Monday, December 7, 2015

Pop Art in Daredevil #1

The art style of pop art is very distinguishable in this day and age because it has been exposed to us for so long. In the newest reboot of Daredevil, the prominent pop art style gives the comic a very nostalgic feeling since pop art was a movement from the 1950's and 60's. Pop art has become a style of its own, but it can also be considered a genre. We have certain expectations of pop art because it has established itself as a specific style, and it is generally used for specific purposes--marketing and older cartoon panels at this point--and these things make up a genre.

However, don't make the mistake of thinking Daredevil has vibrant and warm colors. The comic consists of shades of red, black, and blue, and is just generally darkly colored. It flips your expectations of pop art and in doing that, the art emphasizes the dark nature of the characters, which is an important theme of the comic.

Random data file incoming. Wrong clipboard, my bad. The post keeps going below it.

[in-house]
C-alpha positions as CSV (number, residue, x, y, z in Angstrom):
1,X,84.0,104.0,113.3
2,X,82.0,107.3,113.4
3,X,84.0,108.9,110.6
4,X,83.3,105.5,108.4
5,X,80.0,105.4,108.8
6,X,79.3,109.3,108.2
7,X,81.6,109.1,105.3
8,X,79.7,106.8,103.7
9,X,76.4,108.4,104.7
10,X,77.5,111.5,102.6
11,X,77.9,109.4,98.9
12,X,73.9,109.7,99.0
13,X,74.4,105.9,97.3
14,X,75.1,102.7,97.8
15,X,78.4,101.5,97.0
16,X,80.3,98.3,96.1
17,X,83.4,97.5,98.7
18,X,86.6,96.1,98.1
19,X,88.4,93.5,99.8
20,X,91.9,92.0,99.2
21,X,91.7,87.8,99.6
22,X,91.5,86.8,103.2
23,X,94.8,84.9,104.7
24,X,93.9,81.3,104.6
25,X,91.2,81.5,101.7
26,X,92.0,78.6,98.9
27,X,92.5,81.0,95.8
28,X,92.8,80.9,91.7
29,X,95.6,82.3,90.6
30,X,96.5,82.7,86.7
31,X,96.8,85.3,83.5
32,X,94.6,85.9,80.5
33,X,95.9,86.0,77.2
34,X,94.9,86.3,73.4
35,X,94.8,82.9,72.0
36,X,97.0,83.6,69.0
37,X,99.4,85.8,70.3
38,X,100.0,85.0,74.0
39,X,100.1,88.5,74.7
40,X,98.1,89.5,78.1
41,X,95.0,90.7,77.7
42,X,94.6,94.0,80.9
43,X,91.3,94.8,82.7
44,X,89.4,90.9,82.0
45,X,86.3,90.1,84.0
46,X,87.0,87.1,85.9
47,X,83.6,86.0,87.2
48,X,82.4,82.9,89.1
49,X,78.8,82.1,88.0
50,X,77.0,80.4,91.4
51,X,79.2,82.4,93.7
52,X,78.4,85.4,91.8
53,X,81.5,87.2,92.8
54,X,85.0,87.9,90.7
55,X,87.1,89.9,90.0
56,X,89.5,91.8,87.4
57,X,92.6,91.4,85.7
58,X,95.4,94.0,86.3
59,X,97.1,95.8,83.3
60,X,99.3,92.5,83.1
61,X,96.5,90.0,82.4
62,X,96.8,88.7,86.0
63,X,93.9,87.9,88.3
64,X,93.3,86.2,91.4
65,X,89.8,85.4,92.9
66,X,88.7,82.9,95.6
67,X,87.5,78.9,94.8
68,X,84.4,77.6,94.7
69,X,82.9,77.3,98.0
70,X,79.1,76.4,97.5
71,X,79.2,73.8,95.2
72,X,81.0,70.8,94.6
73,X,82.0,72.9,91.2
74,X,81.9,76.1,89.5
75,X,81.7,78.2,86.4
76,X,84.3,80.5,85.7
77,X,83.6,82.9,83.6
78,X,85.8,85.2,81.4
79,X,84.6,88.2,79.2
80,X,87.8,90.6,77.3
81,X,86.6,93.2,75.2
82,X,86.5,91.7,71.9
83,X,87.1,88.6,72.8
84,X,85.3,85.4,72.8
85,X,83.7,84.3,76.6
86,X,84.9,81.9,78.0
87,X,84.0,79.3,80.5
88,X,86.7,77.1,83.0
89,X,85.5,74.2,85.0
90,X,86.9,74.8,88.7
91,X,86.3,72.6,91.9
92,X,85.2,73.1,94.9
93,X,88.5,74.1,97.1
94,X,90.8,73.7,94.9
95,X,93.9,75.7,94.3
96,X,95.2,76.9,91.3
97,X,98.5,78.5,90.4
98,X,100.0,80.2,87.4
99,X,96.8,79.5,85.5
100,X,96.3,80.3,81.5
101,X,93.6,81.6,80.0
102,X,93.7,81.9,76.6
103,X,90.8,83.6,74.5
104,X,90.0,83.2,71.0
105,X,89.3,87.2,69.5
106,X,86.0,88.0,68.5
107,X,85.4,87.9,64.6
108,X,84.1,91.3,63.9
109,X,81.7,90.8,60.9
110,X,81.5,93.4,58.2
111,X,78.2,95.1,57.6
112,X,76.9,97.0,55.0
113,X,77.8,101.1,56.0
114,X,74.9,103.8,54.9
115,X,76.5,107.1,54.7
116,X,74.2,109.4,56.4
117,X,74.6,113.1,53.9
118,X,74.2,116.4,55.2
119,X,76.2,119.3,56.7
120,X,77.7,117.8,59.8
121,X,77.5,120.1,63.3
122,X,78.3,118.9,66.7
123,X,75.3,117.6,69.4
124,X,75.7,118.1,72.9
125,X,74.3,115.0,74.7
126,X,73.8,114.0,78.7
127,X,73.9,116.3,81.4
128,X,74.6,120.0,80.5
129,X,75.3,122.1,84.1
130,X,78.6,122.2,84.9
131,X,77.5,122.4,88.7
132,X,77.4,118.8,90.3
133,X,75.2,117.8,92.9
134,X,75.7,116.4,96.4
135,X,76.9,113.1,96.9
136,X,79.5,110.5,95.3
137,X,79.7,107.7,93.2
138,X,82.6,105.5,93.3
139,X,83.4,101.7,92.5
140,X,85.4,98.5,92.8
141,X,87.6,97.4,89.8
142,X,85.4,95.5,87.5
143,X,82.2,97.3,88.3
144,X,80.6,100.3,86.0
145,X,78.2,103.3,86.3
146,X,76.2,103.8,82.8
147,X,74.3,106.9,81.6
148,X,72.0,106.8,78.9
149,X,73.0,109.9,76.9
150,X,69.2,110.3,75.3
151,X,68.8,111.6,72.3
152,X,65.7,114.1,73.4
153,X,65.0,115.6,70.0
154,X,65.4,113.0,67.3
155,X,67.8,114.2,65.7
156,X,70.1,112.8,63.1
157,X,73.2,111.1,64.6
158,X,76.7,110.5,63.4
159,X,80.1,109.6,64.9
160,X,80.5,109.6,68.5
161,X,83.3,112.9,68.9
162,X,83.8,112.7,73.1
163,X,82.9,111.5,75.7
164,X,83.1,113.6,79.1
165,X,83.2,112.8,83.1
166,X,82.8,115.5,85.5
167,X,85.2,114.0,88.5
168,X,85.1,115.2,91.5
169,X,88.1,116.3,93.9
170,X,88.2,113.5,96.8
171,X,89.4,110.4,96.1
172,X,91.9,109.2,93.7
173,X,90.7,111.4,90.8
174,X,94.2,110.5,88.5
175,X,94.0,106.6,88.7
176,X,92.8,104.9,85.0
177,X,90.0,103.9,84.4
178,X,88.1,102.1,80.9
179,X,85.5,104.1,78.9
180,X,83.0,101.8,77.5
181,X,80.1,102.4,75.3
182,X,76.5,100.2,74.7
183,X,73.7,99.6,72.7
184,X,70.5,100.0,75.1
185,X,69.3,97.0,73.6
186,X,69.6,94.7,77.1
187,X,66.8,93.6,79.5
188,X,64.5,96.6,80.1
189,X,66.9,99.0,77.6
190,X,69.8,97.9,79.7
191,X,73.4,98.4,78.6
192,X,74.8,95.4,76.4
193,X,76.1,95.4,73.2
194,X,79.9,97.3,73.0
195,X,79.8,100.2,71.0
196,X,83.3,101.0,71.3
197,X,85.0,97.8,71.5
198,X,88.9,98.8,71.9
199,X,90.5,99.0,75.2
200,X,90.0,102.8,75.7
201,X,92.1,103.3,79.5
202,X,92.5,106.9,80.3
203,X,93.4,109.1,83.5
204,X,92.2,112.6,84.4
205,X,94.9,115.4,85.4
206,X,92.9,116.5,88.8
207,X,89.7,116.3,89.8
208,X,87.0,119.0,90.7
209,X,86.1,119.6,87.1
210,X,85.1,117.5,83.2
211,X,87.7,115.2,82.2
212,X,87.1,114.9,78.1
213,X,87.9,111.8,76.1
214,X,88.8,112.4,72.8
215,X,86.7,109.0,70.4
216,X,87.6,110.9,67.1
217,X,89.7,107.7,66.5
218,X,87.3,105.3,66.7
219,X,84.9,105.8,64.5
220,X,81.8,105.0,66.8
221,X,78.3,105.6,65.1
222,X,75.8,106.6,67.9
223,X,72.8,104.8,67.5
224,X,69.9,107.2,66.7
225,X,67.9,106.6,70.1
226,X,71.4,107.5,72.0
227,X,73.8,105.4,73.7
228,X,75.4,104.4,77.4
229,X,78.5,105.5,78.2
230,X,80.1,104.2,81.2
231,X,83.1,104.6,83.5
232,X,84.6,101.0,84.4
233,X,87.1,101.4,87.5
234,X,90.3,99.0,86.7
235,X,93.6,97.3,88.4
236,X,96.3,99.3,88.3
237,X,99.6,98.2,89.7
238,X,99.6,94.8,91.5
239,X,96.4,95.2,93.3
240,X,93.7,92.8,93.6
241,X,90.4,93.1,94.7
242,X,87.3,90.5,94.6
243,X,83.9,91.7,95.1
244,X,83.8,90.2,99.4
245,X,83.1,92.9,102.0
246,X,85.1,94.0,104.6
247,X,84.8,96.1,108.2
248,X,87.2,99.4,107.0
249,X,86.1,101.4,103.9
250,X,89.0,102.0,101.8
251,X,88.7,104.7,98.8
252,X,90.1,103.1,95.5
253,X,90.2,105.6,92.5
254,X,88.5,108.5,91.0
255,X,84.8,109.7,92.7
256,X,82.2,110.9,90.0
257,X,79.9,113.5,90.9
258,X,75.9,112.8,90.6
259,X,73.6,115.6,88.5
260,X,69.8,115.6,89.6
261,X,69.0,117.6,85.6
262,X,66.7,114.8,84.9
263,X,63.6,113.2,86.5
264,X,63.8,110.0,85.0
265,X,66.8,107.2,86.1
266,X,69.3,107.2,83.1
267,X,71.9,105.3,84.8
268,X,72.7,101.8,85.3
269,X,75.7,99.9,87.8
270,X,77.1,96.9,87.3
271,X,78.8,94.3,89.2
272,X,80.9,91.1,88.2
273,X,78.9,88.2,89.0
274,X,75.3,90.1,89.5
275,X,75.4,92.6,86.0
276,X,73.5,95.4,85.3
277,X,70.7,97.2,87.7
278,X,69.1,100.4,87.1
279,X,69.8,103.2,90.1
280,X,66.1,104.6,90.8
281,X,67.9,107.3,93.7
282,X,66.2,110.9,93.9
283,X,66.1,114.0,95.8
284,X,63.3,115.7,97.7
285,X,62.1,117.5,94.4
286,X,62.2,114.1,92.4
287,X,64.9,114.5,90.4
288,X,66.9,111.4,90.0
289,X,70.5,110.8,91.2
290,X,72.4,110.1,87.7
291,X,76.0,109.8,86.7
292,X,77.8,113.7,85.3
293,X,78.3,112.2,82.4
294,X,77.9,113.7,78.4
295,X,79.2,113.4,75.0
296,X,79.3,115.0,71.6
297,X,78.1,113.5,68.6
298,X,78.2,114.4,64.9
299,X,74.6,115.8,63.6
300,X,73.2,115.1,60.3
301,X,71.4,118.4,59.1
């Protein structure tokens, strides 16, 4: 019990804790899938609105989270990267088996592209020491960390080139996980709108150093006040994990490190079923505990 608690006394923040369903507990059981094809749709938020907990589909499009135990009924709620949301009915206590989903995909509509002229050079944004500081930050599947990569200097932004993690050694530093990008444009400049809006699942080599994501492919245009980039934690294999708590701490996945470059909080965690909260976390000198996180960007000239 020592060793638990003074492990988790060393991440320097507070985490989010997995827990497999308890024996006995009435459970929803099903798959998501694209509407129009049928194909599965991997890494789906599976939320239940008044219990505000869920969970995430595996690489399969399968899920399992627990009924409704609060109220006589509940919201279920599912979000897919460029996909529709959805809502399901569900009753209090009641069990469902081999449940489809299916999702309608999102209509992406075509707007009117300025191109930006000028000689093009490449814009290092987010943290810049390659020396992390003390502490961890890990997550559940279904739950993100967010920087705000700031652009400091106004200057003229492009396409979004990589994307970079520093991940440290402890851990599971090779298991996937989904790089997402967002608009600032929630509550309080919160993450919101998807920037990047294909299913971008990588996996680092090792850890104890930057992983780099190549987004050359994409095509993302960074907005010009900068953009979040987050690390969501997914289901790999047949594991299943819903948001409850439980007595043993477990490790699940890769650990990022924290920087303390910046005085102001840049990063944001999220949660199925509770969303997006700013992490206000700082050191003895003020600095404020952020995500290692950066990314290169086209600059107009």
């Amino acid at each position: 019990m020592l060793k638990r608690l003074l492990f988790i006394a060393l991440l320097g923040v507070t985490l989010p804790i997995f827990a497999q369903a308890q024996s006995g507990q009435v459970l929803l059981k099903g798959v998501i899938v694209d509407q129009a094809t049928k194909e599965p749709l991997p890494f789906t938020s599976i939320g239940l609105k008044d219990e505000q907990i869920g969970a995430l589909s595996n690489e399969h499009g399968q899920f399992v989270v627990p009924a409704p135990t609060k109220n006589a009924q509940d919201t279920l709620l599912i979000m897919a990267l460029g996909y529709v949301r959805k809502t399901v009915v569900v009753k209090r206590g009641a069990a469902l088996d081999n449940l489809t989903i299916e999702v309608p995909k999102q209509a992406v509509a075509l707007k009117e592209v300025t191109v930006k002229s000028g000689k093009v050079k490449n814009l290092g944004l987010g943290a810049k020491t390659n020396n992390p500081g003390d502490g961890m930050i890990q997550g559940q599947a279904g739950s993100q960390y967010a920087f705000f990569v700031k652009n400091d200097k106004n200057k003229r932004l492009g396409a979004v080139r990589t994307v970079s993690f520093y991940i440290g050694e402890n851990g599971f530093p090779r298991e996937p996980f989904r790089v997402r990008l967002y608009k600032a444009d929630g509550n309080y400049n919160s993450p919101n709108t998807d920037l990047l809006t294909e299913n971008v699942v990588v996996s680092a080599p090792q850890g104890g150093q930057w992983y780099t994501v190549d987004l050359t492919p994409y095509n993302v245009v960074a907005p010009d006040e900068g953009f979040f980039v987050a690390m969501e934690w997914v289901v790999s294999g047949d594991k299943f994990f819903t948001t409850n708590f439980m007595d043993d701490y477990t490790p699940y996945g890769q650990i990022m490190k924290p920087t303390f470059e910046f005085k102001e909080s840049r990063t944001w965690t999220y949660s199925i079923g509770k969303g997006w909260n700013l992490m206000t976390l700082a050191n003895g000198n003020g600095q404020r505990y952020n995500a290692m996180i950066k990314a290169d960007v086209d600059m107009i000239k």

Comic theorist Dylan Horrocks talks about the importance of genre in "Inventing Comics." He says that genre is important in giving a reader a set of expectations and resources to make sense of the work more easily, and gives an author the opportunity to go against the reader's expectations and provide a better narrative twist, or even change the genre itself. It also draws the reader in because it gives them something familiar in a work that is unfamiliar, and that can only entice them to continue reading. 
The pop art style is a very interesting choice considering it is not related to Daredevil's themes, but the fact that it is a strange choice make the comic that much more intriguing. The art style comments that the story will not be what the reader expects when their expectations of the art have already been proven wrong.

-Vanessa Huasasquiche

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